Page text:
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Expand chart
Data: Open Markets Institute; Chart: Axios Visuals

Even the behind-the-scenes parts of the health care industry are dominated by a small handful of companies — and critics say that drives up prices for everyone.

Why it matters: The U.S. spends more than any other industrialized country for health care, largely because our prices are higher. And the monopolies that support those high prices could undermine both liberal and conservative dreams of a more efficient system.

The big picture: This is a trend that's happening at every level.

  • Hospital systems continue to merge with each other and gobble up doctors’ practices, which lets them charge more for the care they provide.
  • Insurers and pharmacy benefit managers are also merging, and are now on track to bring in more revenue than the tech industry's biggest powerhouses.

Yes, and: That trend toward concentration extends throughout the system, even into sectors that most patients never directly interact with, according to new data from the Open Markets Institute, shared first with Axios.

  • As long as we’re talking about hospitals, for example, let’s look at their suppliers: One company controls 64% of the market for syringes, according to OMI’s data. Just 3 companies control 86% of the market for IV solution. Two companies make 47% of hospital beds.
  • None of those sectors is particularly huge — syringes are the biggest, with $3.8 billion in annual revenue. But in a system that’s already not very competitive, each step without competition feeds into the next one.

“America’s health care crisis is brought you by monopoly,” Open Markets policy director Phil Longman said.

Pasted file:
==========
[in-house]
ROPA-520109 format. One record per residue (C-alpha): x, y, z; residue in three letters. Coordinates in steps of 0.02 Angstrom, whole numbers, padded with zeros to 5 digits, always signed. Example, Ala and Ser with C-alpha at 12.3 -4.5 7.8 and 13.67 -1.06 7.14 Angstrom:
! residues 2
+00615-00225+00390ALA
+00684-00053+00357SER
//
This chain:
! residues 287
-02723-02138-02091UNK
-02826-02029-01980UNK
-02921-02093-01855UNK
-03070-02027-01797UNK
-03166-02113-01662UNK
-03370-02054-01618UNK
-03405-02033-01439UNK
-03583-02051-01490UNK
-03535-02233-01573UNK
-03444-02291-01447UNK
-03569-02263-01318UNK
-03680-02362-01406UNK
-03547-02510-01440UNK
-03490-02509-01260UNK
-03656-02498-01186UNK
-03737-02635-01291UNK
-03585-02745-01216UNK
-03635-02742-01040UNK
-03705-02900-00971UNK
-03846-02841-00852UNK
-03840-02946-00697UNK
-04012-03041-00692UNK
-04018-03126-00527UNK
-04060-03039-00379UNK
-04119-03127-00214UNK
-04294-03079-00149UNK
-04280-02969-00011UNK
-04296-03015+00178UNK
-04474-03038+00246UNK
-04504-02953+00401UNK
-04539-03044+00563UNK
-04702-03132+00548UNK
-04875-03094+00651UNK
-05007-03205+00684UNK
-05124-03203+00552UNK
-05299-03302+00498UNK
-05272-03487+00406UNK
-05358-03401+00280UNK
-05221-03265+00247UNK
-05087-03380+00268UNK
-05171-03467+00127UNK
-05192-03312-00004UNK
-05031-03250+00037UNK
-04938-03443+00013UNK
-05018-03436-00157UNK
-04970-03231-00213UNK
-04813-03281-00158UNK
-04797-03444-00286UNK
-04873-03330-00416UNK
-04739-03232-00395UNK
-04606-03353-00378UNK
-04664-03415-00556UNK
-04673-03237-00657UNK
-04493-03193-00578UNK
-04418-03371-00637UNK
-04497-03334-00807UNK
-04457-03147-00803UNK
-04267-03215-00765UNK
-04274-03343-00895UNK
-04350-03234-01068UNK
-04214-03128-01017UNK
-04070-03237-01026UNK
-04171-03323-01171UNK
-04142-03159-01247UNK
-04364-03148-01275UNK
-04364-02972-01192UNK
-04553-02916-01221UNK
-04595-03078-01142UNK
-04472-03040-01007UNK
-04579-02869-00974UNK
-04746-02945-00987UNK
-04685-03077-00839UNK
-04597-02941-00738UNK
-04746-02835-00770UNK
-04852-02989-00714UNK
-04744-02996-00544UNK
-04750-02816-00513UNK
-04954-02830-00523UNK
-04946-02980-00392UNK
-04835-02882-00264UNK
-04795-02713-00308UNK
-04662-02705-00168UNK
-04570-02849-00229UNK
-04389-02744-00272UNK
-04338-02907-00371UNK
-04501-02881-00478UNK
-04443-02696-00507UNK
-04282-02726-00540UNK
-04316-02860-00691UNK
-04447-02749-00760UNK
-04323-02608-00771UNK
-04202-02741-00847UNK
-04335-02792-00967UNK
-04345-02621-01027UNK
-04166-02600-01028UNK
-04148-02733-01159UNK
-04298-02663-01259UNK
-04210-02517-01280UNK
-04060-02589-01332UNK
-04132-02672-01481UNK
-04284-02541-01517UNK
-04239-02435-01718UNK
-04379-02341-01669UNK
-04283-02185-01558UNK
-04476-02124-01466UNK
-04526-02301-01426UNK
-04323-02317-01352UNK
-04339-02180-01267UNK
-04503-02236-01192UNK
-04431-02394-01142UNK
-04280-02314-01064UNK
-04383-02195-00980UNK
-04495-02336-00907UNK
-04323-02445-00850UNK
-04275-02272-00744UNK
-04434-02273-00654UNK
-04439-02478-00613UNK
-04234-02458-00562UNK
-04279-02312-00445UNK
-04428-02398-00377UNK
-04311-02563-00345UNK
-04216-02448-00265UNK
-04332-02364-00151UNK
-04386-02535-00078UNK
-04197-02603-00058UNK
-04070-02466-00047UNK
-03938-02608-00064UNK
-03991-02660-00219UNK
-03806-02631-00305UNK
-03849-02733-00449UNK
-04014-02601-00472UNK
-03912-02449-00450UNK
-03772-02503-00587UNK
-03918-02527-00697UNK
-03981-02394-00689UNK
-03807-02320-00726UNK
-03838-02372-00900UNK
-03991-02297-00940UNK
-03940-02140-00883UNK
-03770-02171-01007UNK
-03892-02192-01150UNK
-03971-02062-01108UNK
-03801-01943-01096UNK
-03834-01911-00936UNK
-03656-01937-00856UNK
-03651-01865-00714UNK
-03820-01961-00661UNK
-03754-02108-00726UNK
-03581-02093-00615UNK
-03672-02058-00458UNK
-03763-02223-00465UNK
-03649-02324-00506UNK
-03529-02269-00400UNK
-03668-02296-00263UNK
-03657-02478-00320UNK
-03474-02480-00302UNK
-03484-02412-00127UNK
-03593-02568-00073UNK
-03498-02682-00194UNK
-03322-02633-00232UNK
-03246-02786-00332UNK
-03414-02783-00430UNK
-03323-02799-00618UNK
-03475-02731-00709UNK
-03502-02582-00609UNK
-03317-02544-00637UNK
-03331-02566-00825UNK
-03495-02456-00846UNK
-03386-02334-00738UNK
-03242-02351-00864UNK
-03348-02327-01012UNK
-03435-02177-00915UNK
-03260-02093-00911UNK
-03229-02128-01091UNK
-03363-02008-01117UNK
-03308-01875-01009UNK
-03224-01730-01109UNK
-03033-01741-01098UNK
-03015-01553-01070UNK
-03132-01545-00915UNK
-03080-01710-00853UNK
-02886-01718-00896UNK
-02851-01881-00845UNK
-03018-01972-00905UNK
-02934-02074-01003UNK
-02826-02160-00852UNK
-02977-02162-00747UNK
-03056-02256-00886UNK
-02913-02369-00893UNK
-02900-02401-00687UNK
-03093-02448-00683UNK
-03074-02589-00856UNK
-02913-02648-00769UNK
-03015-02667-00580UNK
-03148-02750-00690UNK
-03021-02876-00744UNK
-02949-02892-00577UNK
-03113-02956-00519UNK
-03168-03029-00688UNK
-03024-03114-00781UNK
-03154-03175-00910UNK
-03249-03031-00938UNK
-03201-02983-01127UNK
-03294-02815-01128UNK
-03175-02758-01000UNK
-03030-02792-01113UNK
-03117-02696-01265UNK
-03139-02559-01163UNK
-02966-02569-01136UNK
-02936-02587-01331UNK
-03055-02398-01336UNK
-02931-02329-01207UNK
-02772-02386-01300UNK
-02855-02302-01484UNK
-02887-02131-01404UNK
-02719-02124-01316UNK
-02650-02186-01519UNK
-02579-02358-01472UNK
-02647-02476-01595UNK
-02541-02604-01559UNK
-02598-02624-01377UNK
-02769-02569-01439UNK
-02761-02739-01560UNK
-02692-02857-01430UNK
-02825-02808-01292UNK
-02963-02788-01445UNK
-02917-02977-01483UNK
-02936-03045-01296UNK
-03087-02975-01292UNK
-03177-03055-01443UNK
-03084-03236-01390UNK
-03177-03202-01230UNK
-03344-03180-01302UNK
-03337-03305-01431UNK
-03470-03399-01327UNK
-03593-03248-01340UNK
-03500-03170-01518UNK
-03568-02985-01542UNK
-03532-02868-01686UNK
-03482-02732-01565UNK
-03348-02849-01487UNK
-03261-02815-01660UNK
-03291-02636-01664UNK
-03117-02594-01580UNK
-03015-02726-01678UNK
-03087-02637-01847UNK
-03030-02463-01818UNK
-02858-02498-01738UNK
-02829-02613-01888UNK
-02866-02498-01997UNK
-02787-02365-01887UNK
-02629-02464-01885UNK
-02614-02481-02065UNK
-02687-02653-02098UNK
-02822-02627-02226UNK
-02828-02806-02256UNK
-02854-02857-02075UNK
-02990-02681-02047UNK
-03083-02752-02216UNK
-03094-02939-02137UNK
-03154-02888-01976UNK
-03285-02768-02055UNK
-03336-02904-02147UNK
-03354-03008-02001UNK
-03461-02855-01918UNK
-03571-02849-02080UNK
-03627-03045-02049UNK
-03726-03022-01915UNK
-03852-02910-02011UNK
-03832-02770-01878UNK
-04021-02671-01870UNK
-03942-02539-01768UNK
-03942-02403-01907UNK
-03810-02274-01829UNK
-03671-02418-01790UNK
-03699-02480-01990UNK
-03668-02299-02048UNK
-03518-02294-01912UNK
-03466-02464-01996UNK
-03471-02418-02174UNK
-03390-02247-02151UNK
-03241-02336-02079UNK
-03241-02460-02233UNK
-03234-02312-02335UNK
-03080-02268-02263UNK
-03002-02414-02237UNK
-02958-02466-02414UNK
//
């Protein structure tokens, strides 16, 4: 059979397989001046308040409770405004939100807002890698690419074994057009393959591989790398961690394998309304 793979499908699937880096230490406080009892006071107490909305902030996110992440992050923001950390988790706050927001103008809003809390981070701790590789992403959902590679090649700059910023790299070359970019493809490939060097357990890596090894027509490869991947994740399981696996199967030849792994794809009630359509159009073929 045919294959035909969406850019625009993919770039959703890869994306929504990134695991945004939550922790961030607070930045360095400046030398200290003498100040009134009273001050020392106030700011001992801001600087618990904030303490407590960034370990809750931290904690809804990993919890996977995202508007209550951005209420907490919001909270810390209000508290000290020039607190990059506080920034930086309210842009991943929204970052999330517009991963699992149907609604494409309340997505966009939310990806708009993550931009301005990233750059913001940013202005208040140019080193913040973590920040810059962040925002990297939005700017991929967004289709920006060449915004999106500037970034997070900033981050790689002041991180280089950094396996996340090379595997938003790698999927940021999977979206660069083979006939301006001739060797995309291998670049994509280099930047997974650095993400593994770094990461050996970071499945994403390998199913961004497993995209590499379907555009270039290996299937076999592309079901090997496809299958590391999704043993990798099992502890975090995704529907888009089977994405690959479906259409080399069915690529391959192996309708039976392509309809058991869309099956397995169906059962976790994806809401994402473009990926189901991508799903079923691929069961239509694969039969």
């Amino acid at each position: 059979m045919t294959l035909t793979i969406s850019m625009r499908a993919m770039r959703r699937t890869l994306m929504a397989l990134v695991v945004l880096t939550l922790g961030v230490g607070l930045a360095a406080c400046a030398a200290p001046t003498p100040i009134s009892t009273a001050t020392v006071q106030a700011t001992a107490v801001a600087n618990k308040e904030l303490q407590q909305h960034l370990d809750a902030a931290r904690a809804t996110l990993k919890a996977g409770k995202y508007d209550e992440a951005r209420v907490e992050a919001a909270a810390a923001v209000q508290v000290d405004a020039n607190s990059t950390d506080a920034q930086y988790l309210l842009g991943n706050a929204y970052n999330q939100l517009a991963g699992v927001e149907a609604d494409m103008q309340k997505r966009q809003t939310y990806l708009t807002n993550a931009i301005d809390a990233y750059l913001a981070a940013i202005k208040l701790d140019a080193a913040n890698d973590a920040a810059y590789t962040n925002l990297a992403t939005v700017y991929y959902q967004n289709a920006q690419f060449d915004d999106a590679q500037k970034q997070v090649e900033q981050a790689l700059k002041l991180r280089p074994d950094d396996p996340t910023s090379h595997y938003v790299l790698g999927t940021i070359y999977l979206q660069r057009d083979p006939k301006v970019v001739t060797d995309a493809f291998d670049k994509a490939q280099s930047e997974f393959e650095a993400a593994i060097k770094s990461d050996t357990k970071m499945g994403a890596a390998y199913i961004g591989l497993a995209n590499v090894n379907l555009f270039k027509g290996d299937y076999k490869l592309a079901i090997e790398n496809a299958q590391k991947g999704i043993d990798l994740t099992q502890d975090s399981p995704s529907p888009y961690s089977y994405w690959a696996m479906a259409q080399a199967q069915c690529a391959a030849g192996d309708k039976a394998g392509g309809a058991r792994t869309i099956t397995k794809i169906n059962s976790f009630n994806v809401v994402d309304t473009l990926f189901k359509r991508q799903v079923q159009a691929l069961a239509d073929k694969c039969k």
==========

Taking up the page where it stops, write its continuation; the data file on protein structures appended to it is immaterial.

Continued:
Dialysis is a particularly stark example:

  • Dialysis clinics bring in about $25 billion per year in revenue. And 2 companies — Fresenius and DaVita — control 92% of that market.
  • Fresenius is the leader, with almost 50% market share.
  • The manufacture of dialysis supplies is also concentrated around 2 companies — one of which is Fresenius. It controls 33% of that market.

This level of concentration can pose a problem for both liberal and conservative policy proposals, Longman argues.

  • Conservatives, for example, wanted to shift dialysis away from VA facilities and let veterans use private care instead.
  • Especially in sparsely populated areas, there's an argument that such an arrangement would be more efficient, Longman said — but without actual competition in the private market, the VA just ends up paying more.
  • But by the same token, large hospital systems dominate some regions entirely. They’re not only the only source of care for miles, but also the largest employer and thus an important political constituency.
  • And that could make it hard for Democrats to follow through on big payment cuts in an expanded public program or "Medicare for All."
  • “What are the chances the taxpayers get a good price if we don’t fix the monopoly problem?"

Go deeper

Tech firms' nightmare: Vanishing green cards

Illustration: Megan Robinson/Axios

Thousands of green cards are about to go to waste, leaving Google, Microsoft and other tech companies fuming — and pushing the Biden administration to ensure it doesn't happen again.

Why it matters: Tech workers have waited years for green cards that will grant them permanent legal status in the U.S. — but because of pandemic-related processing delays, they will have to wait even longer.

Ben Geman, author of Generate
19 mins ago - Energy & Environment

White House moves against "super-pollutant" in climate fight

Photo: Kena Betancur/VIEWpress/Corbis via Getty Images

The EPA is finalizing rules today that cut powerful greenhouse gases used in air conditioning and refrigeration, part of a wider new White House strategy to deter these "super-pollutants" and boost manufacturing of substitutes.

Why it matters: The EPA regulation is the U.S. part of a planned global phase-down of chemicals called hydrofluorocarbons. The global phaseout can prevent up 0.5 °C of global warming by 2100, the White House said.

FBI report likely to show record increase in murders in 2020

Illustration: Aïda Amer/Axios

If the FBI data released next week shows what's expected — that 2020 saw the highest single-year spike in U.S. murders in at least six decades — experts say the sudden job losses, fears and other jolts to society at the start of COVID-19 will likely have been the overwhelming drivers.

Why it matters: Many Democrats already feared that rising crime could hurt their party in the 2022 midterms.

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